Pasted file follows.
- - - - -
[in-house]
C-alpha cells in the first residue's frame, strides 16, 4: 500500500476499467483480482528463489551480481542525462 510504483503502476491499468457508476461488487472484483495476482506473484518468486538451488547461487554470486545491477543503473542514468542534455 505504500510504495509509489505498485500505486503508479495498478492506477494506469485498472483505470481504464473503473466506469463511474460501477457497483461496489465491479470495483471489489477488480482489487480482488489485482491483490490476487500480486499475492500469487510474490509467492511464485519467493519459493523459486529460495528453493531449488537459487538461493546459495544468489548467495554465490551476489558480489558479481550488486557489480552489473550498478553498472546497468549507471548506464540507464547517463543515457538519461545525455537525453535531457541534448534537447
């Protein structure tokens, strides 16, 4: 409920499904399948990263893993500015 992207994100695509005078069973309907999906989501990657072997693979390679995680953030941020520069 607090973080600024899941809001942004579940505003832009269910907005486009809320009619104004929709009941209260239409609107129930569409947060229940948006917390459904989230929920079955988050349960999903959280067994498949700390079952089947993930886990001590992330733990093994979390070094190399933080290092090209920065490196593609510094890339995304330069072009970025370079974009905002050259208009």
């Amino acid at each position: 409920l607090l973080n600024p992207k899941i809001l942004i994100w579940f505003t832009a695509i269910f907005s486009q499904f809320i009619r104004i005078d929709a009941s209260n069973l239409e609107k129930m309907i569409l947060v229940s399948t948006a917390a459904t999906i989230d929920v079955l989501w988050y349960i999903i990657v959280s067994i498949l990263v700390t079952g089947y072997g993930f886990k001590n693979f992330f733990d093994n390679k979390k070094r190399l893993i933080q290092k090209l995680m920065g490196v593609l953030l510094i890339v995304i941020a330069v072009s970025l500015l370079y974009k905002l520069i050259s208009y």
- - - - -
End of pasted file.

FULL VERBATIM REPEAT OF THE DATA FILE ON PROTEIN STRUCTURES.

[in-house]
C-alpha cells in the first residue's frame, strides 16, 4: 500500500476499467483480482528463489551480481542525462 510504483503502476491499468457508476461488487472484483495476482506473484518468486538451488547461487554470486545491477543503473542514468542534455 505504500510504495509509489505498485500505486503508479495498478492506477494506469485498472483505470481504464473503473466506469463511474460501477457497483461496489465491479470495483471489489477488480482489487480482488489485482491483490490476487500480486499475492500469487510474490509467492511464485519467493519459493523459486529460495528453493531449488537459487538461493546459495544468489548467495554465490551476489558480489558479481550488486557489480552489473550498478553498472546497468549507471548506464540507464547517463543515457538519461545525455537525453535531457541534448534537447
């Protein structure tokens, strides 16, 4: 409920499904399948990263893993500015 992207994100695509005078069973309907999906989501990657072997693979390679995680953030941020520069 607090973080600024899941809001942004579940505003832009269910907005486009809320009619104004929709009941209260239409609107129930569409947060229940948006917390459904989230929920079955988050349960999903959280067994498949700390079952089947993930886990001590992330733990093994979390070094190399933080290092090209920065490196593609510094890339995304330069072009970025370079974009905002050259208009």
């Amino acid at each position: 409920l607090l973080n600024p992207k899941i809001l942004i994100w579940f505003t832009a695509i269910f907005s486009q499904f809320i009619r104004i005078d929709a009941s209260n069973l239409e609107k129930m309907i569409l947060v229940s399948t948006a917390a459904t999906i989230d929920v079955l989501w988050y349960i999903i990657v959280s067994i498949l990263v700390t079952g089947y072997g993930f886990k001590n693979f992330f733990d093994n390679k979390k070094r190399l893993i933080q290092k090209l995680m920065g490196v593609l953030l510094i890339v995304i941020a330069v072009s970025l500015l370079y974009k905002l520069i050259s208009y």